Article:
The procedures of these ecclesiastical tribunals fail to meet the minimum guarantees for fair trial as established by international human rights instruments and by sha’ria (the Islamic system of law). In addition to executions ordered by revolutionary tribunals, extra-judicial executions are carried out, targeting dissidents and opposition leaders. In some cases, both inside and outside of Iran, these executions have been traced back to Iranian officials. It is, however, not known if in these particular cases trials are held in absentia.
Sources (Among others): Amnesty International, Law and Human Rights in the Islamic Republic of Iran, February 1980; Lawyers' Committee for Human Rights, The Justice System of the Islamic Republic of Iran, 1992; E/CN.4/1989/26 p.14; UNCHR, Resolution 1984/54 , Abolition of Torture - Iran - 1; 28 November 1984; Report on the human rights situation in the Islamic Republic of Iran by the Special Representative of the Commission, Mr. Reynaldo Galindo Pohl, 28 January 1987. Amnesty International, A SHOCKED WORLD WATCHES IN DISBELIEF, VIOLATIONS OF HUMAN RIGHTS, 1987-1990. Memoirs of Ayatollah Khalkhali, religious judge and former head of revolutionary tribunals (2001), and Ayatollah Montazeri, dismissed successor to Ayatollah Khomeini (2001). UNCH, E/CN.4/1994/50, Final report on the situation of human rights in the Islamic Republic of Iran prepared by the Special Representative of the Commission on Human Rights, Mr. Reynaldo Galindo Pohl, pursuant to Commission resolution 1993/62 of 10 March 1993 and Economic and Social Council decision 1993/273. E/CN.4/1994/50, 2 February 1994.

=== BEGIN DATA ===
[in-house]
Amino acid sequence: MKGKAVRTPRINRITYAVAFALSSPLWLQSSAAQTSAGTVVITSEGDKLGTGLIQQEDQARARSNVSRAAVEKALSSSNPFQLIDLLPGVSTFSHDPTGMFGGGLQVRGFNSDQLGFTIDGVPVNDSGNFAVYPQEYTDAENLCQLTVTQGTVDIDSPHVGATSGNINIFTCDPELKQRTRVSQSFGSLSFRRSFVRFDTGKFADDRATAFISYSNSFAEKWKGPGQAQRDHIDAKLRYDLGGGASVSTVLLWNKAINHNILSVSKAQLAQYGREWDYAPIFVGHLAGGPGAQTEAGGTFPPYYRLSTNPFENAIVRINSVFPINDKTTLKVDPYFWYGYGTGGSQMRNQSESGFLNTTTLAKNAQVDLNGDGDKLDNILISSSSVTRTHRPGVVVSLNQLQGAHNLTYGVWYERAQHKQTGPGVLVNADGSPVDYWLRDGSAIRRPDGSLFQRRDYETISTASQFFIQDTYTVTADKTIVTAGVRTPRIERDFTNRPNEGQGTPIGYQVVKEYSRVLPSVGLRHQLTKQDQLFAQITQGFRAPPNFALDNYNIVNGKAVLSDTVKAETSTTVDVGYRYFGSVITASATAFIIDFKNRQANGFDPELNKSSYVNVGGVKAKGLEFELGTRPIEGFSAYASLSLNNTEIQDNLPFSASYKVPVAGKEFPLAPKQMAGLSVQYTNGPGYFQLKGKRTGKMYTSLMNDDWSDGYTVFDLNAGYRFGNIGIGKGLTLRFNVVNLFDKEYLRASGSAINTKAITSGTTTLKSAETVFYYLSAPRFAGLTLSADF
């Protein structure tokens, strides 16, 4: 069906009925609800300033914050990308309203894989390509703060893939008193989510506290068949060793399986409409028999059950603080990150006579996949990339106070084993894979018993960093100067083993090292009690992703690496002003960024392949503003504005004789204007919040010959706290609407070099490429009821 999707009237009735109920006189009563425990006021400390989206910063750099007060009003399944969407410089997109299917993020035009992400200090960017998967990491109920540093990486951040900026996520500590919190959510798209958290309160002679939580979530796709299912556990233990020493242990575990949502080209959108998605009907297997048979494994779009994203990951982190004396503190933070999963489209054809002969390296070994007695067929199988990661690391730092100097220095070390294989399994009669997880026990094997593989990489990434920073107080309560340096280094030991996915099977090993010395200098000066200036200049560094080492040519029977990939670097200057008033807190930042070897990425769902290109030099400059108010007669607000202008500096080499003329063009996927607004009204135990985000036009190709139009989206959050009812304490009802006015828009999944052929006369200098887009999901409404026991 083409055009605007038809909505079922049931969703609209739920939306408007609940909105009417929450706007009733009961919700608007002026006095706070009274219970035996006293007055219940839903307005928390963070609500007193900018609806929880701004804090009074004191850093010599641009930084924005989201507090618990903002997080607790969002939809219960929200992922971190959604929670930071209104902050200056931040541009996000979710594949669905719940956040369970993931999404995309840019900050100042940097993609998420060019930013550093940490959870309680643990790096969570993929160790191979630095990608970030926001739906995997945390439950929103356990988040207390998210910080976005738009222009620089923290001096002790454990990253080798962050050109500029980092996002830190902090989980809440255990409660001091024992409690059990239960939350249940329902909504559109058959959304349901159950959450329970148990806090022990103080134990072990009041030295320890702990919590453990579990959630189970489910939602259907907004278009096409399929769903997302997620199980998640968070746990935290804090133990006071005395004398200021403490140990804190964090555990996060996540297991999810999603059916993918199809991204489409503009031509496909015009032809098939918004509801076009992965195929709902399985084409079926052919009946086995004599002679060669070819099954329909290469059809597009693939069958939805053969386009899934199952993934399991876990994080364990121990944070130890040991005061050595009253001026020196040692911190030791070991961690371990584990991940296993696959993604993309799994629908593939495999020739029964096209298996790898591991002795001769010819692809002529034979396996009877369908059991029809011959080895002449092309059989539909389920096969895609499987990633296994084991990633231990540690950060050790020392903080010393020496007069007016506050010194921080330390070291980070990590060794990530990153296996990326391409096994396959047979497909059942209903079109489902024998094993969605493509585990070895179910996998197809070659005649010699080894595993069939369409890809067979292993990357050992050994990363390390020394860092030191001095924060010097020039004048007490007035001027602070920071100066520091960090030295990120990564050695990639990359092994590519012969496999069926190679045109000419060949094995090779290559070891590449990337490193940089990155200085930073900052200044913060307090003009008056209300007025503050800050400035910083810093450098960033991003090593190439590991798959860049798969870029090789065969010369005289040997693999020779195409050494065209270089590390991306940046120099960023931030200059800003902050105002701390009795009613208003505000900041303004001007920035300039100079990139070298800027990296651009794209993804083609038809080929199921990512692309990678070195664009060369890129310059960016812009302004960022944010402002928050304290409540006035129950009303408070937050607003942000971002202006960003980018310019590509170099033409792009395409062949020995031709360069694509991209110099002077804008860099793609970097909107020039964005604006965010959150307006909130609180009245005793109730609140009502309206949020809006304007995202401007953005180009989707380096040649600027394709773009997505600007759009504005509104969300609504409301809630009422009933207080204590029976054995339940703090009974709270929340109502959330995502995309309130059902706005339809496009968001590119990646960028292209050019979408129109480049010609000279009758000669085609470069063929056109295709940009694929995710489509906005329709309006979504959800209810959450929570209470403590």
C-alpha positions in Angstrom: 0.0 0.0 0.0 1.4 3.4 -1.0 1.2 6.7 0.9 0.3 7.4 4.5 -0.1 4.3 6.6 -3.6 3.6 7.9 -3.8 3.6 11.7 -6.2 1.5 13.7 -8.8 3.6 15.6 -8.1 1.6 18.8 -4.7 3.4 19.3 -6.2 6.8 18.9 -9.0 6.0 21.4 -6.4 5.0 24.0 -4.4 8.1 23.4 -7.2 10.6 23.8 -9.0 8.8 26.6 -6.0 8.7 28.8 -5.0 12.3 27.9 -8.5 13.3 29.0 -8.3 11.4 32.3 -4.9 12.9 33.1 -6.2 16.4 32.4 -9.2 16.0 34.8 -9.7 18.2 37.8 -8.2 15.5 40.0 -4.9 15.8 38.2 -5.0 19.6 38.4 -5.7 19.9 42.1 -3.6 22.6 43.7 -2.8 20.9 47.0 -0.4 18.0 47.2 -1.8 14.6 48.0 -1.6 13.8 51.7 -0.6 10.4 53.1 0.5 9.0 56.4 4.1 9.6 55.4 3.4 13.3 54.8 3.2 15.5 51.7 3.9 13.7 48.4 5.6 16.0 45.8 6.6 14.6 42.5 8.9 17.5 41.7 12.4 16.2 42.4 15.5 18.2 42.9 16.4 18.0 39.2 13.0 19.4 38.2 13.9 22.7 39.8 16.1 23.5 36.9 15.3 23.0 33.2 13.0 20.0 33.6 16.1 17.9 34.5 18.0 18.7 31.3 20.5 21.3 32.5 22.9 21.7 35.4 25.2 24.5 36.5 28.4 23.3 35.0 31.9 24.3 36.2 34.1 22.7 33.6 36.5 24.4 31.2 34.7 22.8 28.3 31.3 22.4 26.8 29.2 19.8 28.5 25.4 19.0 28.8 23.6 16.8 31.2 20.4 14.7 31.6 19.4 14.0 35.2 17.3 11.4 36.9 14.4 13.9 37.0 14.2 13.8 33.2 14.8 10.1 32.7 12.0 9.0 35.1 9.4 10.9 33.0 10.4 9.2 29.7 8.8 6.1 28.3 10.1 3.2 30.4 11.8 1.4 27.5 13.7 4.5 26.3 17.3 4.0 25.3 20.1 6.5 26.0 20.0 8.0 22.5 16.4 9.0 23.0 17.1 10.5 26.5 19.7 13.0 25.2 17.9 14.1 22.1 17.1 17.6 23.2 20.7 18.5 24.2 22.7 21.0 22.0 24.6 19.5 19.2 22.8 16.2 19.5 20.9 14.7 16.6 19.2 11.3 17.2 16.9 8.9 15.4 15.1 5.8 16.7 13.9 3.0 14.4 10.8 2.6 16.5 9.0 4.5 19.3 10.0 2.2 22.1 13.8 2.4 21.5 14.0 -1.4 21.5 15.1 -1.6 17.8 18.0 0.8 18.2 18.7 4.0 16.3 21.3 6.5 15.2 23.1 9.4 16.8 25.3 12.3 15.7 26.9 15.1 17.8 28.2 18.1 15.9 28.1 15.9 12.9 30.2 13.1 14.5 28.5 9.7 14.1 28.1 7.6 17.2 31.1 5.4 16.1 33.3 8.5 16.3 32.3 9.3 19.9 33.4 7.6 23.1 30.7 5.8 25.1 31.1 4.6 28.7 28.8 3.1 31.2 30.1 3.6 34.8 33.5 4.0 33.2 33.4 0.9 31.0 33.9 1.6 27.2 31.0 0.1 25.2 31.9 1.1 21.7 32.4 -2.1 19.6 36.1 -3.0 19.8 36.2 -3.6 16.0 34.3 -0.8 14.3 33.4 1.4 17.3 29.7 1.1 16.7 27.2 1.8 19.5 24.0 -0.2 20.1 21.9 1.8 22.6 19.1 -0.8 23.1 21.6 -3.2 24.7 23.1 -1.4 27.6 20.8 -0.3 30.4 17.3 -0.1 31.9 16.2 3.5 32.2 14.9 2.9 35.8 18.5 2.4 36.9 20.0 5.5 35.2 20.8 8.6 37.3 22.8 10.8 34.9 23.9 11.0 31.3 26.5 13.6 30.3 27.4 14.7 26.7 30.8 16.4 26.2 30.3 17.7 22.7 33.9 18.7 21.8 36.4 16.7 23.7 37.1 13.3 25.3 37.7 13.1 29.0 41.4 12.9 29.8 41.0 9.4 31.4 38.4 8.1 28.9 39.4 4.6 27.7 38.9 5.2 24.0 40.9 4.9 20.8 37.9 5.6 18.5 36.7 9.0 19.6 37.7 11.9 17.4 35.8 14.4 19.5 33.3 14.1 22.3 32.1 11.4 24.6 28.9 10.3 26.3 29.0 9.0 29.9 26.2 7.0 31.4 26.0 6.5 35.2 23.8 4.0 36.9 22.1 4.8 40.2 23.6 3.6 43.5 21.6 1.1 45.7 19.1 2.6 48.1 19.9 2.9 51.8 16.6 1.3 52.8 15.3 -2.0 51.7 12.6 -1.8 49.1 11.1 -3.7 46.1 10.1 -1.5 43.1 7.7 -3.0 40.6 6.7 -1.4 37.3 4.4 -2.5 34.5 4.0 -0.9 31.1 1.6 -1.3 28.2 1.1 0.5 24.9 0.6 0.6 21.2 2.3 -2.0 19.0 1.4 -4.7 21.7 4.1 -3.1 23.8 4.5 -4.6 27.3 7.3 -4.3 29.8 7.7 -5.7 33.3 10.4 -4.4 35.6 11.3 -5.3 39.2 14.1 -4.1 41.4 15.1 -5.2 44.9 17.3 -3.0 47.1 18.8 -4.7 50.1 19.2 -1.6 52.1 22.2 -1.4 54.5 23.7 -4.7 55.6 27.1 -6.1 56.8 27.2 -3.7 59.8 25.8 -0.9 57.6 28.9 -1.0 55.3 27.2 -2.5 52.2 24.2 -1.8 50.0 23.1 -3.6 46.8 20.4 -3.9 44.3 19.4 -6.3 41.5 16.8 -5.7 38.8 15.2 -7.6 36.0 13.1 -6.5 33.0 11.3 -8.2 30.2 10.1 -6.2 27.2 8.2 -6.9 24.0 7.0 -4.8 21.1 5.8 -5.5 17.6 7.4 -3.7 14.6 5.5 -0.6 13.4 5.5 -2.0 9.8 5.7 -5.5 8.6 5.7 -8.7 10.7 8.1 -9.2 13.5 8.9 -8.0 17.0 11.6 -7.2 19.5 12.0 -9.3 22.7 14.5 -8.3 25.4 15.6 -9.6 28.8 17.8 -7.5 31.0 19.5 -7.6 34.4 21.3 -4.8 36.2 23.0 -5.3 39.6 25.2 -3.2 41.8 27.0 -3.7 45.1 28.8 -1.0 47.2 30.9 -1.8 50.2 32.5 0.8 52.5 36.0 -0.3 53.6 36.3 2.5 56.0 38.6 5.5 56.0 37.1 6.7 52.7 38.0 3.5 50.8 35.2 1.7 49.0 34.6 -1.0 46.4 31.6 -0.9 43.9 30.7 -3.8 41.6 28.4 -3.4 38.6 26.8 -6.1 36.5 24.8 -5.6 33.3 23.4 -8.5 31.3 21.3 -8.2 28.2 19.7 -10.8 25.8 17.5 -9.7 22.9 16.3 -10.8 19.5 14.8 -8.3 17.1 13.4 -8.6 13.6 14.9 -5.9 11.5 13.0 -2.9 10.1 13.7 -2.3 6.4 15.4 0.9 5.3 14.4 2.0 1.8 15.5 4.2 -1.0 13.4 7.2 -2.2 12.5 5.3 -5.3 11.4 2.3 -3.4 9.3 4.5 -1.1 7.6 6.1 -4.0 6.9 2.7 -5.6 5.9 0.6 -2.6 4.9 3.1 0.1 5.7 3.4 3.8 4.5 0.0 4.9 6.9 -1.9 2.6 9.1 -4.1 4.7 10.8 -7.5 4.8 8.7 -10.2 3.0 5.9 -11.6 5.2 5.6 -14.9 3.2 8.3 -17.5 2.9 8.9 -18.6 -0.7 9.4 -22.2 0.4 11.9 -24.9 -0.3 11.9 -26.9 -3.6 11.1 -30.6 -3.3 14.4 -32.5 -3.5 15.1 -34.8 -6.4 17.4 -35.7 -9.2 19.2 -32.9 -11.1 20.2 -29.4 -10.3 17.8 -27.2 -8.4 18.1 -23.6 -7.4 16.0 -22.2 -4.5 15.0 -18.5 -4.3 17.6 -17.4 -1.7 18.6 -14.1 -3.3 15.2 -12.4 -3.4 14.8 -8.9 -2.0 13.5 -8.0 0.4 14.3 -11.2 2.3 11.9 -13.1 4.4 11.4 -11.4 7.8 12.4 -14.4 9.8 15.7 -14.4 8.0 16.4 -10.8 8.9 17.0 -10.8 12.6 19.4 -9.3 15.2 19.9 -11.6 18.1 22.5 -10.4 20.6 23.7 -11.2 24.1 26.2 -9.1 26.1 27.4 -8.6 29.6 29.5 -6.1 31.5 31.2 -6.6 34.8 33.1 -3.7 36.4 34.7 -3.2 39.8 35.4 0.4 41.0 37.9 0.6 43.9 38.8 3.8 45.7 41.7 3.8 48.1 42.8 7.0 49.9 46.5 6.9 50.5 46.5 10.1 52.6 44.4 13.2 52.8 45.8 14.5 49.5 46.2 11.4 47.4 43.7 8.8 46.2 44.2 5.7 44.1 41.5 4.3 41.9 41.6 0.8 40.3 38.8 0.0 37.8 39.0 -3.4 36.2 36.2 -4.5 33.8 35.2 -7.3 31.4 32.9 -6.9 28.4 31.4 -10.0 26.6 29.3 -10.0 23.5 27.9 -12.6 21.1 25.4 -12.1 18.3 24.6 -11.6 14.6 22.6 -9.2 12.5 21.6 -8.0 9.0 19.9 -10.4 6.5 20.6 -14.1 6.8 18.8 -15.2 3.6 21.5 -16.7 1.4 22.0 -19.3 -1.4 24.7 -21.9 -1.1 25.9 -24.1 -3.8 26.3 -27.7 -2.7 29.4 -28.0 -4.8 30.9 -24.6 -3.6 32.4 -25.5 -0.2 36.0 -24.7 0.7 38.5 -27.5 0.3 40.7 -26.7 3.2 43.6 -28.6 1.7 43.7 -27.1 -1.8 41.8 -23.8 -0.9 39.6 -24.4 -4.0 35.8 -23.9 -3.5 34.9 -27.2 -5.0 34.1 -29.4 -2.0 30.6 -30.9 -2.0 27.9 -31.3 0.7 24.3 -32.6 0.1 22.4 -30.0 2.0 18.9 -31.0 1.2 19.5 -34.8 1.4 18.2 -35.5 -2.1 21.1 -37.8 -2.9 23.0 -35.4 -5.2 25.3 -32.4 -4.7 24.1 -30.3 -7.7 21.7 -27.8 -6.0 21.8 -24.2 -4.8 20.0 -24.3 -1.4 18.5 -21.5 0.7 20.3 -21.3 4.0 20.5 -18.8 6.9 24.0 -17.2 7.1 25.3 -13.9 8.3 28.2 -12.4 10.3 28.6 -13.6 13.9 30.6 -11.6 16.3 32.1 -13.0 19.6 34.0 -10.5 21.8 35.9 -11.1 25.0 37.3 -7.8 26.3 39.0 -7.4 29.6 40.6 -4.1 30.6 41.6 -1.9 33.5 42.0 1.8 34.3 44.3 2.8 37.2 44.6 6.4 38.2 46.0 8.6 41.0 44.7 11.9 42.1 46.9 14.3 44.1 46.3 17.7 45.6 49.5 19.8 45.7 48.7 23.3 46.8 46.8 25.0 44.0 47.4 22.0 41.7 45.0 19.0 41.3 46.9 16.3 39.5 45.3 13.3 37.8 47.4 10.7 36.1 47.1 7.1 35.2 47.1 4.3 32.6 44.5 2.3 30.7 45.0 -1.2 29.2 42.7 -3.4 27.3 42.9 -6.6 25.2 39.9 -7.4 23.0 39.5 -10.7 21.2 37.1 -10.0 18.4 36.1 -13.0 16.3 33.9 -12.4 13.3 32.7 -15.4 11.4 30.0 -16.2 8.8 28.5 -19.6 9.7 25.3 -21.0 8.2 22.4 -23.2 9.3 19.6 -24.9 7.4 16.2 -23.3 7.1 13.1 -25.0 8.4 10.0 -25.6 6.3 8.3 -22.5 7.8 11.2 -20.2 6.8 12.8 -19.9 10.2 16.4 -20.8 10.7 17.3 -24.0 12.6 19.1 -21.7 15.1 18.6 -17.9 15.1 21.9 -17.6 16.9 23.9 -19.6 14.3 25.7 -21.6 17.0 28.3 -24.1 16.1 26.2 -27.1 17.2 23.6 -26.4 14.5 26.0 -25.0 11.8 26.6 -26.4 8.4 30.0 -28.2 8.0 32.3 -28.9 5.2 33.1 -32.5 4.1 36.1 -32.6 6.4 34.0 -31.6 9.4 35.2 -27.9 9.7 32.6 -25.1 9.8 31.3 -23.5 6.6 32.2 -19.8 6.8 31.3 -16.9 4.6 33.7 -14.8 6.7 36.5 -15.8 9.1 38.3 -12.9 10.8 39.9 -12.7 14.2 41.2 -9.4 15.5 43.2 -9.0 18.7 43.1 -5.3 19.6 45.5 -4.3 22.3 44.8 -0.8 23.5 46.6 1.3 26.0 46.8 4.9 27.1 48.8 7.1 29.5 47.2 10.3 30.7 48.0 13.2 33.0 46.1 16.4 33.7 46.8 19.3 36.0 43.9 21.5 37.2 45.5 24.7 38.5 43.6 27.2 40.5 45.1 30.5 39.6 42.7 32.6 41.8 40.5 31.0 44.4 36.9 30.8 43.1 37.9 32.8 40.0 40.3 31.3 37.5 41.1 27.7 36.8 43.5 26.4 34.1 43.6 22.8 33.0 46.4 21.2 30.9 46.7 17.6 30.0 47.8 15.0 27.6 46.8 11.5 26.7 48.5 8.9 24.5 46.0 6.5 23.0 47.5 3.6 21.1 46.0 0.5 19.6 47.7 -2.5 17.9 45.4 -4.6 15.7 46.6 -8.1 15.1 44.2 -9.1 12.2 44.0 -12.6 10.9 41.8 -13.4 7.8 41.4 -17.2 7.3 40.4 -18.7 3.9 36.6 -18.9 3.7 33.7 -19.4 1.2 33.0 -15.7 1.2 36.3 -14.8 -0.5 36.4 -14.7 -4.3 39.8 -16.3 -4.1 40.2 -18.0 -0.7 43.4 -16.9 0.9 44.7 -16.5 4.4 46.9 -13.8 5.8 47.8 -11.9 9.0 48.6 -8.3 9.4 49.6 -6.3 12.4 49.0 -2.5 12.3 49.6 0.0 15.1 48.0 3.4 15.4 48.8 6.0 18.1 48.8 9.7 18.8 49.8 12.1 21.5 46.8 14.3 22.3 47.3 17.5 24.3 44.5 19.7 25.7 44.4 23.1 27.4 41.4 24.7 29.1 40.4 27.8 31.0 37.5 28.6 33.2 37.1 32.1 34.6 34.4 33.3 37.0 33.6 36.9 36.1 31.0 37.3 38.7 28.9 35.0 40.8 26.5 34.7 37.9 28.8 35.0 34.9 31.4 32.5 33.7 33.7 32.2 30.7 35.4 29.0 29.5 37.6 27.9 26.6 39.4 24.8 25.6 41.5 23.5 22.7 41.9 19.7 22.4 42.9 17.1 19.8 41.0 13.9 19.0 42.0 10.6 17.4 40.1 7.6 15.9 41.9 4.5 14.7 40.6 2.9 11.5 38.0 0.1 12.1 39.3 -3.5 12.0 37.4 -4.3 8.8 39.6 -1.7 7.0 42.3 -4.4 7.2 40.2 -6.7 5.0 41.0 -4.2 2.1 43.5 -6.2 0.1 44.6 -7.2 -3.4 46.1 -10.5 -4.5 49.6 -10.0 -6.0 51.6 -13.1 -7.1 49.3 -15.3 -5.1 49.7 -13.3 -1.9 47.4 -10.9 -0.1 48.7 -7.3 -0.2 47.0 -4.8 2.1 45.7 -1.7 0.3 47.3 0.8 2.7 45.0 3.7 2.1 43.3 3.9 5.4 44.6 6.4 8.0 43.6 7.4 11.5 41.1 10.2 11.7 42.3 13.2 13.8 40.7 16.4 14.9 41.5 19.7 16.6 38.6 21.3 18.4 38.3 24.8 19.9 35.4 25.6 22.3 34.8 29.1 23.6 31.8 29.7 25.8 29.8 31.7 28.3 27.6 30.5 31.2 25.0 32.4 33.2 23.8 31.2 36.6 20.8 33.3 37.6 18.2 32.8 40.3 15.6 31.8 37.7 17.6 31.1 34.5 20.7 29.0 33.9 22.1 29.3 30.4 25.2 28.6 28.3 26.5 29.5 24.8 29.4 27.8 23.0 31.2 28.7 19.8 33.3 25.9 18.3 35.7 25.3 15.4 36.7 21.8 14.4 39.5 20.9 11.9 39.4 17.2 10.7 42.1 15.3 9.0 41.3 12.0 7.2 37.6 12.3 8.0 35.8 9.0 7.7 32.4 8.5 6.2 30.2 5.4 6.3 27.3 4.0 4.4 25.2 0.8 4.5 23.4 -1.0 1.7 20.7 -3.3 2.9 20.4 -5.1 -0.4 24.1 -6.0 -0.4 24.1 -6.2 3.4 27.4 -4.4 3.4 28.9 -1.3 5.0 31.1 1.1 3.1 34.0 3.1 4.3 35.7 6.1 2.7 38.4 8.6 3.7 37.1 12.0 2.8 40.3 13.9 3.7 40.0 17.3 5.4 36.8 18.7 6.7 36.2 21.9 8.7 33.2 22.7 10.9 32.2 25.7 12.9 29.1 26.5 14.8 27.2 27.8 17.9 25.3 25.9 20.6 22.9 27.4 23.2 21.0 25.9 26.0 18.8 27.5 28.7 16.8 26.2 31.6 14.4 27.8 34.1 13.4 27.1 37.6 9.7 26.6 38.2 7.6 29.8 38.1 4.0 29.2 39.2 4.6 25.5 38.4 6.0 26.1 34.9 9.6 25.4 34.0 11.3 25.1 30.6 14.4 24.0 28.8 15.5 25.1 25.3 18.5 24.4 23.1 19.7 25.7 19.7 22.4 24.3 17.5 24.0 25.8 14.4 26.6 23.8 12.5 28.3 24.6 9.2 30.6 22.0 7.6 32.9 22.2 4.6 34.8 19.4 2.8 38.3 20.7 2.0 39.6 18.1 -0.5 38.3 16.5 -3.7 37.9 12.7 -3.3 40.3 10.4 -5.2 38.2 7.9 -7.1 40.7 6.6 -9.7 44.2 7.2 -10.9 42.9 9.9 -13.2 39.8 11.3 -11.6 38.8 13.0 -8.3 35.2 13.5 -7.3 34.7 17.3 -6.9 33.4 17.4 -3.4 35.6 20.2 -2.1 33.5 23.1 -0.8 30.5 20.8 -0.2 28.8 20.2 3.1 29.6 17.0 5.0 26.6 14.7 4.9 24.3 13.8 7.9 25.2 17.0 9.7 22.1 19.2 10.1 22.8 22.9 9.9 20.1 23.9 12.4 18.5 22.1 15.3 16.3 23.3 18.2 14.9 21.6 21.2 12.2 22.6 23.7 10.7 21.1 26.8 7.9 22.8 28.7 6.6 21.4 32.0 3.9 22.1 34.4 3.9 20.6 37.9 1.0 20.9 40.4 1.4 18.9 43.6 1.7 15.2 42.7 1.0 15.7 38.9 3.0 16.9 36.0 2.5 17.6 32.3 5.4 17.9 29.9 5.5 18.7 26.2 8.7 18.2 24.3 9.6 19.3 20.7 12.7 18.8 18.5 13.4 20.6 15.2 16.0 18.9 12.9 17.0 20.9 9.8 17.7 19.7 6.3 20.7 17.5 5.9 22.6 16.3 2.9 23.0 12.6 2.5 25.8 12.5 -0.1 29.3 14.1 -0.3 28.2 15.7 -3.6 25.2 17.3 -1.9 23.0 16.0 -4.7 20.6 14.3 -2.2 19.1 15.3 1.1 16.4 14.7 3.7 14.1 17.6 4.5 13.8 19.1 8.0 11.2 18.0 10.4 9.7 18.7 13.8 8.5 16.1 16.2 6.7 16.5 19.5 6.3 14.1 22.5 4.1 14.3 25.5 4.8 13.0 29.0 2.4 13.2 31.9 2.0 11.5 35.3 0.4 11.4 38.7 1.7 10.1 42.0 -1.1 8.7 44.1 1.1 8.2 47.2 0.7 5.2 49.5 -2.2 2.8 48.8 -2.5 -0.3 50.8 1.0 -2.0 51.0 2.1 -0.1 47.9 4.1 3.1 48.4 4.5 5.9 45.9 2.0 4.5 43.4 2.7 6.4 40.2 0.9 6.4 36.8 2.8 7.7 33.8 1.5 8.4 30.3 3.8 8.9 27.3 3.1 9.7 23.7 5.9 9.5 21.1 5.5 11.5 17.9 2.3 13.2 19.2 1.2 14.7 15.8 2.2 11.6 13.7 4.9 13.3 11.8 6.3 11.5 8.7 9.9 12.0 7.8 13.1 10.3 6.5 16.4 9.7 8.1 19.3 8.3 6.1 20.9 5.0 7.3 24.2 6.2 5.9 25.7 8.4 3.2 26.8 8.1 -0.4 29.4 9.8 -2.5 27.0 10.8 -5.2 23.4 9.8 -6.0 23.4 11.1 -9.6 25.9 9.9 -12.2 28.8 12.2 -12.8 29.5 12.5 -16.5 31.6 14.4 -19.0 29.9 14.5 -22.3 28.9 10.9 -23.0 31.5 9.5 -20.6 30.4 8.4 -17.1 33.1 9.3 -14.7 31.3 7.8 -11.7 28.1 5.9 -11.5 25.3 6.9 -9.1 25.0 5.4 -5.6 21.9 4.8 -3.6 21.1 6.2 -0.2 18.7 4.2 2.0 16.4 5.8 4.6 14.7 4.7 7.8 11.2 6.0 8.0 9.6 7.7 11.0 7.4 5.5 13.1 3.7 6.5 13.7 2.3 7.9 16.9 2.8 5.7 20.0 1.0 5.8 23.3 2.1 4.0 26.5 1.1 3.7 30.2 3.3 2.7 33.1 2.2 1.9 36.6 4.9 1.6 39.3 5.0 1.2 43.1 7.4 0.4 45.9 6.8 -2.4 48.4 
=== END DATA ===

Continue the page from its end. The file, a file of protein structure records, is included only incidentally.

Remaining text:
Based on the available information, some or all of the following human rights may have been violated in this case:
The right to liberty and security of the person. The right not to be subjected to arbitrary arrest and detention.
Universal Declaration of Human Rights (UDHR), Article 3; International Covenant on Civil and Political Rights (ICCPR), Article 9.1.
The right to freedom of thought, conscience, and religion, including the right to change and manifest one’s religion or belief.
UDHR, Article 18; ICCPR, Article 18.1, ICCPR, Article 18.2;